Tuesday, March 25, 2014

Luke 5: Jesus Makes Change

One of the great debates of our age is the question: Does Jesus love me just as I am, or does He expect me to change?  
The answer is Yes.

While the cultural context of that question is itself always in flux over the years, Jesus consistently brings all sorts of change into the lives of all sorts of people.

Some examples of transformation in Luke 5:
  • A change in vocation: Simon goes from being a fisher of fish to a fisher of men. (Along with a change in name to Peter)
  • A change in appearance: A man who was "covered" with leprosy dares to approach Jesus and ask Him for a healing.  Jesus obliges, actually touching the leper and making him immediately clean.
  • A change in spirit: A paralyzed man is carried to Jesus by four friends.  When they cannot get close enough to Him, they alter the roof of the house to lower him before Christ.  Jesus surveys the situation and takes care of the man's biggest problem: forgiving his sins!  (After that miracle, Jesus works another and heals his paralysis.)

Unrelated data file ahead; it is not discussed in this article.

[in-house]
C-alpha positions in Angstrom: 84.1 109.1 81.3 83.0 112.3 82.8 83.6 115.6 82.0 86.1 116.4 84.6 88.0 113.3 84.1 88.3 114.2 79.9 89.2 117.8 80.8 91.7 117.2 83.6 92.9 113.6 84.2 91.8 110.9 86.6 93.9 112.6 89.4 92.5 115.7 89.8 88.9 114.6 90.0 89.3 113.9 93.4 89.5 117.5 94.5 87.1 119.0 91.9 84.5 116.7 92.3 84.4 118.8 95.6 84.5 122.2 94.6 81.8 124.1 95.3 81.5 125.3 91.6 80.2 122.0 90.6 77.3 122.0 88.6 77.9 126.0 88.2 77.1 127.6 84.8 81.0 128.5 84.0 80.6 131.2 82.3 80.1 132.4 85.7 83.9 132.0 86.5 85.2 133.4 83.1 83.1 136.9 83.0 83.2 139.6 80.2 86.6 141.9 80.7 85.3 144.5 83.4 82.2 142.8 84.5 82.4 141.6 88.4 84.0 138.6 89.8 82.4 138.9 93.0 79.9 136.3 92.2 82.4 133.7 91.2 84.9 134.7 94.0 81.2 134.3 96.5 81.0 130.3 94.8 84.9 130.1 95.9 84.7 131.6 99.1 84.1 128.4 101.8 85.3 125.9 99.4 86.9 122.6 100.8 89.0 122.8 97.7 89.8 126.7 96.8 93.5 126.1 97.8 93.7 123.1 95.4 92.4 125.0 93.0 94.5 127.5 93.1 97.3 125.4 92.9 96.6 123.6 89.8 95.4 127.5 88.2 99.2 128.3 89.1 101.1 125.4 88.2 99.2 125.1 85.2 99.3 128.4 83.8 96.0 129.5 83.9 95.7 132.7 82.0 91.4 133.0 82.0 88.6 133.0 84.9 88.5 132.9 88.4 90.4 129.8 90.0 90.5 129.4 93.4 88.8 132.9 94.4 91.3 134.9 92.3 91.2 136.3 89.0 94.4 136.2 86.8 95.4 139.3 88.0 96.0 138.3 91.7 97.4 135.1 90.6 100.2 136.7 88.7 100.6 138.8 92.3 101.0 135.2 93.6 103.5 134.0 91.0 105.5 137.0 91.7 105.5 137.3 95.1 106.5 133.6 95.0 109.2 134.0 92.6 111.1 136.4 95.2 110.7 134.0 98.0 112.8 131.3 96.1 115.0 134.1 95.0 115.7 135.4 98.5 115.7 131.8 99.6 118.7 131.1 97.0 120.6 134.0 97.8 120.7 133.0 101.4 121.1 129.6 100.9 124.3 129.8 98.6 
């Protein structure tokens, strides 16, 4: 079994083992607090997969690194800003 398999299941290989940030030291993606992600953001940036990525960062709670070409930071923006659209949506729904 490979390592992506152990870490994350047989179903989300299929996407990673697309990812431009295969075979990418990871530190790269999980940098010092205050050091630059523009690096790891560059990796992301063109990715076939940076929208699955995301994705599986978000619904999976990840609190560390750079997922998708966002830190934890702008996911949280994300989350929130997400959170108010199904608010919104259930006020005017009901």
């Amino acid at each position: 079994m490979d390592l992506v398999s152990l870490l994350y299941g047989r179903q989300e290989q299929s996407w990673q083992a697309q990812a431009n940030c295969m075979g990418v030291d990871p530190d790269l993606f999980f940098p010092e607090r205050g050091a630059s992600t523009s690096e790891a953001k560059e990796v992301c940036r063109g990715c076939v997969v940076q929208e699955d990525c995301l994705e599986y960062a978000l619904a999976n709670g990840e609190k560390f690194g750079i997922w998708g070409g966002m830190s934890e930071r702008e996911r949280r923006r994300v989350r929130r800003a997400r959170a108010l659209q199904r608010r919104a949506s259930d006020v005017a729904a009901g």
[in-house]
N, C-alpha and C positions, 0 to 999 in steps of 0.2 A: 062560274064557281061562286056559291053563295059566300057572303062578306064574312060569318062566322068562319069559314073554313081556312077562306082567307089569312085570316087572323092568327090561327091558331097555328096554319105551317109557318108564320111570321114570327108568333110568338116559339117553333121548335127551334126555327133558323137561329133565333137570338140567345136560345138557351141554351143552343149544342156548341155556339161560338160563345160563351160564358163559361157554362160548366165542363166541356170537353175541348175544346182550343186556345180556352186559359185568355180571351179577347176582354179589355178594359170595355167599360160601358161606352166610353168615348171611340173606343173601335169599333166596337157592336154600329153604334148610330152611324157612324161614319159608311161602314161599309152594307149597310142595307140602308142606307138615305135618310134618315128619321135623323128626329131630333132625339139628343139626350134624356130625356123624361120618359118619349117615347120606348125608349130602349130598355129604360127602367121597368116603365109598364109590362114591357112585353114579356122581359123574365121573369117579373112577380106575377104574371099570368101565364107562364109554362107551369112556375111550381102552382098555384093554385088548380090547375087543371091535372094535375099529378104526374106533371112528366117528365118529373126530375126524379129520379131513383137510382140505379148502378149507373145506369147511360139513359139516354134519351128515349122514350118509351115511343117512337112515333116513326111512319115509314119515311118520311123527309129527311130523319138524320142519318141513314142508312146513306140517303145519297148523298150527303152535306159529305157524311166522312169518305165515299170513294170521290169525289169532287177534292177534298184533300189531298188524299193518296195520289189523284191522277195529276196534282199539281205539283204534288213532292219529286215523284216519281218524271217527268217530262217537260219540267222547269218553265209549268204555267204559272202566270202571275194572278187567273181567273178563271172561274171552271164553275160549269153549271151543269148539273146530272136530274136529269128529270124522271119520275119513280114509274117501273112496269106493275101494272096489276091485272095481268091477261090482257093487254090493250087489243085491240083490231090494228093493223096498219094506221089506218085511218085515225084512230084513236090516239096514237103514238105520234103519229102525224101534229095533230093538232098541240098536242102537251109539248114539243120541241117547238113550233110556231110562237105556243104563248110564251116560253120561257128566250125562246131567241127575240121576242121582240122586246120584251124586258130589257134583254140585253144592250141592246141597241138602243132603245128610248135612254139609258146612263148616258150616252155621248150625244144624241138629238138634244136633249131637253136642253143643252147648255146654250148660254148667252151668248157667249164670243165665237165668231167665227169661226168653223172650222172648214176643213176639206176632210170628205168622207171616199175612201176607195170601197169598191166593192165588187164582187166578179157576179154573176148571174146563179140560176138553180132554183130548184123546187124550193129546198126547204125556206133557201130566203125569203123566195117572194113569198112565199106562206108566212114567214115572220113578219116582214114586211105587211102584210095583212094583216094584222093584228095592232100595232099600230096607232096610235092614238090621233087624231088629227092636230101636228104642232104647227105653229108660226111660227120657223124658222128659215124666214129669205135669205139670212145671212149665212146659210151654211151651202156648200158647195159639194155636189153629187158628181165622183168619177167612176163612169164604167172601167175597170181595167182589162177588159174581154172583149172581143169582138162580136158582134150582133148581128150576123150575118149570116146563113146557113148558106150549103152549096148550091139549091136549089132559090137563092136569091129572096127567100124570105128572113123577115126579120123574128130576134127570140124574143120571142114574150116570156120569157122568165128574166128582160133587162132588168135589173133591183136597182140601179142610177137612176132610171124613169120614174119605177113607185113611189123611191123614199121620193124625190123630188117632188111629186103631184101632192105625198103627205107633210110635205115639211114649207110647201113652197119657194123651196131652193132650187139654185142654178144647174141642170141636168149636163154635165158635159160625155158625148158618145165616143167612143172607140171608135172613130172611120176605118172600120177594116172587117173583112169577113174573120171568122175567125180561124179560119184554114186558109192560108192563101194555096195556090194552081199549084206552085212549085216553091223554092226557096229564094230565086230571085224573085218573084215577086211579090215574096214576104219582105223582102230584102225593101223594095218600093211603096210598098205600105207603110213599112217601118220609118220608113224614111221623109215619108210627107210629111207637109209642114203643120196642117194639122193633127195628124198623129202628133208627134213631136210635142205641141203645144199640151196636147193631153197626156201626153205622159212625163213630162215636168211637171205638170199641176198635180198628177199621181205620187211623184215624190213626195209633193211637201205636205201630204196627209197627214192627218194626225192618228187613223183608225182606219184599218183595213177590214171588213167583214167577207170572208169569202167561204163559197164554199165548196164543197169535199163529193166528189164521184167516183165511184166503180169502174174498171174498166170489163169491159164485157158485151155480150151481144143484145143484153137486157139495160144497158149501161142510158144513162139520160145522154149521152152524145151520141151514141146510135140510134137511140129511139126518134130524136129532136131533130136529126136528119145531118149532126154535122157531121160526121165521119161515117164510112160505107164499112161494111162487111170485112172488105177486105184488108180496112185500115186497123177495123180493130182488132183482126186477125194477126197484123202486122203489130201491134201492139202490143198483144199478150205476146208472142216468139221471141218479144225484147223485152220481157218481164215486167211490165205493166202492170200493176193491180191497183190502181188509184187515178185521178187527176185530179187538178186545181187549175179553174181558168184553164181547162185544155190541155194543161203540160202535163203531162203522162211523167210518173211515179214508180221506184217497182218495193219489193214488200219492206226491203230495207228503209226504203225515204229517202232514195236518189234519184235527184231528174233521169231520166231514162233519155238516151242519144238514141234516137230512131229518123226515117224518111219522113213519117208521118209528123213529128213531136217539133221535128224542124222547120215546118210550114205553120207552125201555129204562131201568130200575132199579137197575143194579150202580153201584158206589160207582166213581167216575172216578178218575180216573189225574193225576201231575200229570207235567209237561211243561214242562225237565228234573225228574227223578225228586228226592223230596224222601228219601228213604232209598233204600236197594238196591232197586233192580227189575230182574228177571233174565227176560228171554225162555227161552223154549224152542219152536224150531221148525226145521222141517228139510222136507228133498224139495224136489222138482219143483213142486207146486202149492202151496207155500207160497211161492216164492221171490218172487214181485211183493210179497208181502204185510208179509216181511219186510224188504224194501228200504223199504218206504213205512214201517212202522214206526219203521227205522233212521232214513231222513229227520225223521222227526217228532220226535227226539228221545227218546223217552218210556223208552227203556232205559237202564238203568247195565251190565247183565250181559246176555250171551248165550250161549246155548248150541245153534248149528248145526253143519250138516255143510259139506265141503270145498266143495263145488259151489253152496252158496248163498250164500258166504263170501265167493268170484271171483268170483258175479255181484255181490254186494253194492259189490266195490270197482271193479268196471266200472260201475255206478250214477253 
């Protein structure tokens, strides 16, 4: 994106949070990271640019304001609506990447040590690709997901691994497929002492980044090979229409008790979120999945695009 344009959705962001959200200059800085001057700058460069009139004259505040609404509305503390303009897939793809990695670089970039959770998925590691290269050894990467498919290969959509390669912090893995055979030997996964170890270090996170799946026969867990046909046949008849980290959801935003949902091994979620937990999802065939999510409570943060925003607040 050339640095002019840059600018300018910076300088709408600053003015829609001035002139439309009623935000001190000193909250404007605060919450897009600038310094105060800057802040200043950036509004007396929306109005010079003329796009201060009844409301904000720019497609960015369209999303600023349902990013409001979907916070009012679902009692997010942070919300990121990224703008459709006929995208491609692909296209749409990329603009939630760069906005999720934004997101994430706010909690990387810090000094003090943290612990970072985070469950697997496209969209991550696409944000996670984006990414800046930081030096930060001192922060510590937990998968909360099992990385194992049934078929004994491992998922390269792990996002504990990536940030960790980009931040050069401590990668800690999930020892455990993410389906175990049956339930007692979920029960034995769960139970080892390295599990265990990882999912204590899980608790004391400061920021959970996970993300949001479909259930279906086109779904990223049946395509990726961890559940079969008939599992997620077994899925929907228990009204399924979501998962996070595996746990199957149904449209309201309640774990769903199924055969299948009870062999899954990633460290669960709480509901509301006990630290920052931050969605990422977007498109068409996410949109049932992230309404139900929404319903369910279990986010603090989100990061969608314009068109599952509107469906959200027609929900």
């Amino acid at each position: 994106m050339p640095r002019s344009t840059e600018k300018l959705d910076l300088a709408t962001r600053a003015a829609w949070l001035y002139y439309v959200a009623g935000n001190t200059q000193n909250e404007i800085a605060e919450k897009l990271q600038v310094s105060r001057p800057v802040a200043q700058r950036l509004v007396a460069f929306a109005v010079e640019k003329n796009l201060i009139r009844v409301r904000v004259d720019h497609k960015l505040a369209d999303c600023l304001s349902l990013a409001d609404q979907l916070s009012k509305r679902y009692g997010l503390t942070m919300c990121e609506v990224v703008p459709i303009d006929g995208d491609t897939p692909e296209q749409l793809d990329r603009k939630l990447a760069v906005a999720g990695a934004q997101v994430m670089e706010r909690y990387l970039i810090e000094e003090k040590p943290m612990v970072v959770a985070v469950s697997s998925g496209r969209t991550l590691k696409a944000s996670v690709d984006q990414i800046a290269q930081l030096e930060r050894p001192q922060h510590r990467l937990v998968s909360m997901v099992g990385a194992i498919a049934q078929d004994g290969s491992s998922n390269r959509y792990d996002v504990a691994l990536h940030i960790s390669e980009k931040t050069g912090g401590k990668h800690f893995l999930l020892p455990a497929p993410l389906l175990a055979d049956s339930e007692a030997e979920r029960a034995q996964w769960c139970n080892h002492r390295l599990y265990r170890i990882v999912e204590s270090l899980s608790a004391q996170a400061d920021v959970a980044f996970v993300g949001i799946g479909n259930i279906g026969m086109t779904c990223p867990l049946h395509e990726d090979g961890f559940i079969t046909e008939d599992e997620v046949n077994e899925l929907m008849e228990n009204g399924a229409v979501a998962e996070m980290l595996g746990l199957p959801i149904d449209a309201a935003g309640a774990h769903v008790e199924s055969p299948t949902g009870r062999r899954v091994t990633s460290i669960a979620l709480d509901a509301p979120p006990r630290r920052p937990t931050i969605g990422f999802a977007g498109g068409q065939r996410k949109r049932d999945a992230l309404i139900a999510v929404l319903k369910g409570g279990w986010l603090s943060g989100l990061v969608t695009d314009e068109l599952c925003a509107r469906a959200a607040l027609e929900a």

• A change in character: Another disciple is found in Levi, who goes from being a despised tax collector to one of Jesus' inner circle.  When criticized for His companions, Jesus specifically calls attention to the work of transformation He is doing: "It is not the healthy who need a doctor, but the sick.  I have not come to call the righteous, but sinners to repentance."
Did Jesus not love these people until He worked a change in their lives?  I would argue No, His love for them preceded His actions in every case.  But Jesus also loved these people too much to leave them struggling with the problems and issues that were less than God's best for their lives.  He introduced change in their lives to bring them into alignment with God's will.

In fact, the only people who seem to emerge unchanged after an encounter with Jesus were the Pharisees and teachers of the law.  They rejected what Jesus was bringing into the world because it didn't fit with their preconceived notions.  His ministry was "new wine" that was a mismatch with the old "business as usual" approach that we naturally find so comforting.

There is good news here: God loves you!  But there is also challenging news: He's not going to leave you alone.  When Christ beckons you to join Him, change is in the air.

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